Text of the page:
Honors Program

[Honors-in-Discipline (Choose below)], Honors in Psychology

Date of Award


Thesis Professor(s)

Julia Dodd

Thesis Professor Department

<--College of Arts and Sciences-->

Thesis Reader(s)

Stacey Williams


Sexual dysfunction can lead to a negative impact upon a person’s mental and relational health, including relational and overall distress, poor relationship and sexual satisfaction, and clinical mood disorders such as depression. Moving upstream to identify factors that may predict sexual dysfunction would therefore be beneficial for early intervention in at-risk populations. History of childhood trauma is one such factor that may influence sexual functioning later in life. While adverse childhood experiences (ACEs) have been less studied in association with sexual dysfunction, there is some evidence to indicate that they may be related. ACEs have been shown to increase the risk of physical and psychological conditions (such as physical inactivity, obesity, heart disease, substance use, depression, and anxiety) which can then impede sexual functioning; further, a study of sex therapy patients found that their ACE scores were significantly higher than those in community samples. Additionally, difficulties in emotion regulation (DERS) may also play an important role in this relationship, as they have been shown to mediate the relationship between ACEs and several subsequent health risks. The purpose of this study was to determine whether there was a significant relationship between ACEs and sexual problems, and further, if emotion regulation difficulties mediated this relationship. College students (N = 696) were recruited to complete an online survey of their health behaviors. The overall mediated model was significant, F(2, 692) = 5.78, p = .003, but explained only 1.6% of the variance in sexual functioning. Although ACEs significantly predicted both sexual functioning (b = 0.60, t(694) = 3.40, p < 0.001) and DERS (b = 2.08, t(694) = 4.83, p < 0.001), DERS did not significantly predict sexual functioning (b = -0.01, t(694) = -0.63, p = 0.52), and did not emerge as a significant mediator of the relationship between ACEs and sexual functioning (b = -.02, CI [-.08,.05]). Further, in contrast to hypotheses, participants with higher ACE scores actually reported higher sexual functioning relative to participants with lower ACE scores in this sample. Results highlight the complexities of the relationship between ACEs and current sexual functioning. While difficulties in emotion regulation are still likely to be clinically significant for individuals with trauma histories, they do not appear to be a major contributing factor to difficulties in sexual functioning.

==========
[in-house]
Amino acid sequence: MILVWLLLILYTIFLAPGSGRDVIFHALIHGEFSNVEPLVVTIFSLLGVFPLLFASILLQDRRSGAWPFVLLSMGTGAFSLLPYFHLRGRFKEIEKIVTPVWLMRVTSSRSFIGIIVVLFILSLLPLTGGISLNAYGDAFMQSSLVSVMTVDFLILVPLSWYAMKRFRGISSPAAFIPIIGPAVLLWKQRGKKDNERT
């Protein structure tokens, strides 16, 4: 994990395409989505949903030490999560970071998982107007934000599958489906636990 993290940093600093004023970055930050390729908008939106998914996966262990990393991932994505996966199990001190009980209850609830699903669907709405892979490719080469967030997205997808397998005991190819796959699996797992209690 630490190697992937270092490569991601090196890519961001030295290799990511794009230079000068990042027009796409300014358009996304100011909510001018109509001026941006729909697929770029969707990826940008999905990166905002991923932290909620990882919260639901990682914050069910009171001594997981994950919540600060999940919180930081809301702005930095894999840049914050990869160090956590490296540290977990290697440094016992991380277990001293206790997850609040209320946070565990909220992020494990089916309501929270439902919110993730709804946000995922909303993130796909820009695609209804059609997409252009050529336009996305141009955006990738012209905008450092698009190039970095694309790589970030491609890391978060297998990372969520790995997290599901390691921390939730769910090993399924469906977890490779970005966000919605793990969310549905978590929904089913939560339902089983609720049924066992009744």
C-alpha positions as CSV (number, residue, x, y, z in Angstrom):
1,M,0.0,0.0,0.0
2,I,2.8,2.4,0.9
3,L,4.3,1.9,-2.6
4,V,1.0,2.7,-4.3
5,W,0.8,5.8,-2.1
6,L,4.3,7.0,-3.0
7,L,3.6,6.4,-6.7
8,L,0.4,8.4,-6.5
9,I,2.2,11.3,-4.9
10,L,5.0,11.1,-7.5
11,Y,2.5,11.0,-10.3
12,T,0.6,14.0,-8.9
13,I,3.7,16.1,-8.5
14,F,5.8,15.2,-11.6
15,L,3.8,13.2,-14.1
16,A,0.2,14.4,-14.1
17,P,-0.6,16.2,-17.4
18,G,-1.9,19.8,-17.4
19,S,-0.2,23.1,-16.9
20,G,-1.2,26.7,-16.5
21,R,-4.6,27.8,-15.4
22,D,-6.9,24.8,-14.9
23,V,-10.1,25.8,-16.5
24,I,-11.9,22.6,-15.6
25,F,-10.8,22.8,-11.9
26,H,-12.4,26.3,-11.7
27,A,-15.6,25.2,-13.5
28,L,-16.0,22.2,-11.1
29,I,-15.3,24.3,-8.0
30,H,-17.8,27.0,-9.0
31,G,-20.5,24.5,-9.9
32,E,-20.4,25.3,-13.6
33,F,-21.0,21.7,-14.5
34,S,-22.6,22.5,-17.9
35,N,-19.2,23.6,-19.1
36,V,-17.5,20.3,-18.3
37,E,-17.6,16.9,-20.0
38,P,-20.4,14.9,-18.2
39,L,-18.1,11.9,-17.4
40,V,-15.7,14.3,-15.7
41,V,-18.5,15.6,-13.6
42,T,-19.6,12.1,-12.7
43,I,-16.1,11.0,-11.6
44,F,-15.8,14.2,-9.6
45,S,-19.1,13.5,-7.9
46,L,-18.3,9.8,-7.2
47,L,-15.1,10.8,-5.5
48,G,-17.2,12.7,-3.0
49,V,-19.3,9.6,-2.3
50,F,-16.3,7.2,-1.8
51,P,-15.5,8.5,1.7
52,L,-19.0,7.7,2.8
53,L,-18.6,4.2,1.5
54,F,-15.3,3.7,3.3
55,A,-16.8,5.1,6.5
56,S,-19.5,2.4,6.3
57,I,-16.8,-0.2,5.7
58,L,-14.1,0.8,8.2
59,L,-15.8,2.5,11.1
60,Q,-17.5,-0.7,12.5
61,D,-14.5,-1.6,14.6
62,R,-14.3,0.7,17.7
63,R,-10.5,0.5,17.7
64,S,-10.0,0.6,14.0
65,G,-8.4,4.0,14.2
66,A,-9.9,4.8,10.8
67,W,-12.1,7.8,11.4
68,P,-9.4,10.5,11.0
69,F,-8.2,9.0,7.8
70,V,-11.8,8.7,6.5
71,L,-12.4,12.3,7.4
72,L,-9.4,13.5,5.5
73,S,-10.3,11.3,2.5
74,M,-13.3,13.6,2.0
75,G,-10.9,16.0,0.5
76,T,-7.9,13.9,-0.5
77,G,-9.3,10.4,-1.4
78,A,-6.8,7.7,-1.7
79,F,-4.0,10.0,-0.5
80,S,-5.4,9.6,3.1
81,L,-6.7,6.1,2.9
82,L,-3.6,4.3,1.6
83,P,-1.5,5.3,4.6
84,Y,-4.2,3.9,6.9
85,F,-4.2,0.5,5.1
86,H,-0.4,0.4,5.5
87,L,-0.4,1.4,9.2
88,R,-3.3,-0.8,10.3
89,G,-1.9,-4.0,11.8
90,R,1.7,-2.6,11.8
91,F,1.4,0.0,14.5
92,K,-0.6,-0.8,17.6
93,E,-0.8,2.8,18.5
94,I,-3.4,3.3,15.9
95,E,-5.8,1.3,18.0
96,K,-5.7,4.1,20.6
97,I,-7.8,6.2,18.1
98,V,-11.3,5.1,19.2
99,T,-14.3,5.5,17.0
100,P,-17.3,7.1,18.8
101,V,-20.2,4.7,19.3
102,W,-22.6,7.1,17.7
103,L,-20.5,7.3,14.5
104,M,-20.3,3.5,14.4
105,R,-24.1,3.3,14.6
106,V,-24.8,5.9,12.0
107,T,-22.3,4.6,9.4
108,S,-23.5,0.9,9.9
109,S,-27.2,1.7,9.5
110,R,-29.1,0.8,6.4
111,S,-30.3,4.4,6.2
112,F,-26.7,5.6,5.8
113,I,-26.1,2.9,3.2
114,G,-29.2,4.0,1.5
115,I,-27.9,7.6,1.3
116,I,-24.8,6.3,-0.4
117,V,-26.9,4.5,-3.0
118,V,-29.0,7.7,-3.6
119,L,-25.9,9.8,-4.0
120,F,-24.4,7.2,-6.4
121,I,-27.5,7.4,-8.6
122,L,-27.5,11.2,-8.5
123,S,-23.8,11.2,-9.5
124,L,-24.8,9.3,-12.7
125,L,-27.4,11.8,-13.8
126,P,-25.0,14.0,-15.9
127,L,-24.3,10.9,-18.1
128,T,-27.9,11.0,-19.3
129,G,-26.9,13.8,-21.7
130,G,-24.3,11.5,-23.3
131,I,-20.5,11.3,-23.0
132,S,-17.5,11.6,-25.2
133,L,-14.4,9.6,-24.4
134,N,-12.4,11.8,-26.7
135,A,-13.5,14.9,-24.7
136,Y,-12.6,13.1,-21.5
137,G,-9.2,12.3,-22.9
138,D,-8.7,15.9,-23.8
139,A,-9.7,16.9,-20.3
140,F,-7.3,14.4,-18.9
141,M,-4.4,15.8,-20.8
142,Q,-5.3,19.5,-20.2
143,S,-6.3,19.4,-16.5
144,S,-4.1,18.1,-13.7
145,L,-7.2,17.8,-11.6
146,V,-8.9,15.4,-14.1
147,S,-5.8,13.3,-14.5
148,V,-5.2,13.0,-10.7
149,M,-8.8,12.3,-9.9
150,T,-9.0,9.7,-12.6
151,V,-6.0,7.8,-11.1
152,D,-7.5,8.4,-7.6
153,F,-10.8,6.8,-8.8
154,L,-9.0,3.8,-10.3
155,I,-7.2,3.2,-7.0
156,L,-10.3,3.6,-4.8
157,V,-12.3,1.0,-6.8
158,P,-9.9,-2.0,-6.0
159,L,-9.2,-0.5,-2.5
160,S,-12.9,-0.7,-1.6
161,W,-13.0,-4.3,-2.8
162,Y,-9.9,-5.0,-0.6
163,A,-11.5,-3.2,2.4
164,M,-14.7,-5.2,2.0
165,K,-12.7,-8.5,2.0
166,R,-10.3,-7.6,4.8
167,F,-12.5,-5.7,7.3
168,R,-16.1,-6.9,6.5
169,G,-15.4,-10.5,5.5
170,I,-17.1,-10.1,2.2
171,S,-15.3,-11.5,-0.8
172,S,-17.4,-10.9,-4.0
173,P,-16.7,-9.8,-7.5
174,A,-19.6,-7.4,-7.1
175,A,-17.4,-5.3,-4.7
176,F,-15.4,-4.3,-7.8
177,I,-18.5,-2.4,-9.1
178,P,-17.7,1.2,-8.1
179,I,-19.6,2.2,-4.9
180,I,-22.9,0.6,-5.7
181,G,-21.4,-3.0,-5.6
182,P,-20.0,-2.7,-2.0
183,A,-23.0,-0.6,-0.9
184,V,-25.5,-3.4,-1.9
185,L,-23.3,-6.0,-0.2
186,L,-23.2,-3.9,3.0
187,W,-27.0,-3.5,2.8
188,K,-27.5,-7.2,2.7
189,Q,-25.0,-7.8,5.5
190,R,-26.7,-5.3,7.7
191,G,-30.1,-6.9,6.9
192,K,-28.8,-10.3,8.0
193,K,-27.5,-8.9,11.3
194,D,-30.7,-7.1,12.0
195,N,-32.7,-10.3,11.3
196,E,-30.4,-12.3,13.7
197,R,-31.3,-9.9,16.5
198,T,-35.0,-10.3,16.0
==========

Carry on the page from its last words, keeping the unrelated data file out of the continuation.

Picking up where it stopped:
East Tennessee State University

Document Type

Honors Thesis - Open Access

Creative Commons License

Creative Commons License
This work is licensed under a Creative Commons Attribution-Noncommercial-No Derivative Works 3.0 License.


Copyright by the authors.